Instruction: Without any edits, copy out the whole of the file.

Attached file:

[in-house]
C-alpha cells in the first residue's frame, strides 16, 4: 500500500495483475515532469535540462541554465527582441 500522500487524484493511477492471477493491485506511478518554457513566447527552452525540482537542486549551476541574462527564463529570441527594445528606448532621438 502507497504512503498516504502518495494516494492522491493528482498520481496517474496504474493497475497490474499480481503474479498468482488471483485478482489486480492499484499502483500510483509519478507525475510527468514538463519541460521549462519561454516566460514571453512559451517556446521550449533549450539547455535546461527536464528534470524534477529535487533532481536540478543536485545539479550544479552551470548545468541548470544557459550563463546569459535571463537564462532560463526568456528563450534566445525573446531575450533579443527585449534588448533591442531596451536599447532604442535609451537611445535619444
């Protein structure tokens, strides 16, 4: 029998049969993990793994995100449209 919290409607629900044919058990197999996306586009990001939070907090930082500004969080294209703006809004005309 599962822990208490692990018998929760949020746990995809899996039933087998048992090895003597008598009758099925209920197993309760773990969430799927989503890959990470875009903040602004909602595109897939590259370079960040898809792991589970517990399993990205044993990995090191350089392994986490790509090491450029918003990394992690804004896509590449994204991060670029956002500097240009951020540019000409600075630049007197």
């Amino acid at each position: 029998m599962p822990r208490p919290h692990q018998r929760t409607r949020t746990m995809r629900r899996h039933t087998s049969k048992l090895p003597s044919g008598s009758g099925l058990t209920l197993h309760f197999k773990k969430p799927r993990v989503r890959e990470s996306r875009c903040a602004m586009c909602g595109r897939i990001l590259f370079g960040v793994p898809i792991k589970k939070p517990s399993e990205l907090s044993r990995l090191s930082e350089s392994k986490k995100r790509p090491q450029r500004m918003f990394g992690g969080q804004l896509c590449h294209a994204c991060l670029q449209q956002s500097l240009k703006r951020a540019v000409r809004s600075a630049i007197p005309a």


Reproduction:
[in-house]
C-alpha cells in the first residue's frame, strides 16, 4: 500500500495483475515532469535540462541554465527582441 500522500487524484493511477492471477493491485506511478518554457513566447527552452525540482537542486549551476541574462527564463529570441527594445528606448532621438 502507497504512503498516504502518495494516494492522491493528482498520481496517474496504474493497475497490474499480481503474479498468482488471483485478482489486480492499484499502483500510483509519478507525475510527468514538463519541460521549462519561454516566460514571453512559451517556446521550449533549450539547455535546461527536464528534470524534477529535487533532481536540478543536485545539479550544479552551470548545468541548470544557459550563463546569459535571463537564462532560463526568456528563450534566445525573446531575450533579443527585449534588448533591442531596451536599447532604442535609451537611445535619444
């Protein structure tokens, strides 16, 4: 029998049969993990793994995100449209 919290409607629900044919058990197999996306586009990001939070907090930082500004969080294209703006809004005309 599962822990208490692990018998929760949020746990995809899996039933087998048992090895003597008598009758099925209920197993309760773990969430799927989503890959990470875009903040602004909602595109897939590259370079960040898809792991589970517990399993990205044993990995090191350089392994986490790509090491450029918003990394992690804004896509590449994204991060670029956002500097240009951020540019000409600075630049007197």
């Amino acid at each position: 029998m599962p822990r208490p919290h692990q018998r929760t409607r949020t746990m995809r629900r899996h039933t087998s049969k048992l090895p003597s044919g008598s009758g099925l058990t209920l197993h309760f197999k773990k969430p799927r993990v989503r890959e990470s996306r875009c903040a602004m586009c909602g595109r897939i990001l590259f370079g960040v793994p898809i792991k589970k939070p517990s399993e990205l907090s044993r990995l090191s930082e350089s392994k986490k995100r790509p090491q450029r500004m918003f990394g992690g969080q804004l896509c590449h294209a994204c991060l670029q449209q956002s500097l240009k703006r951020a540019v000409r809004s600075a630049i007197p005309a």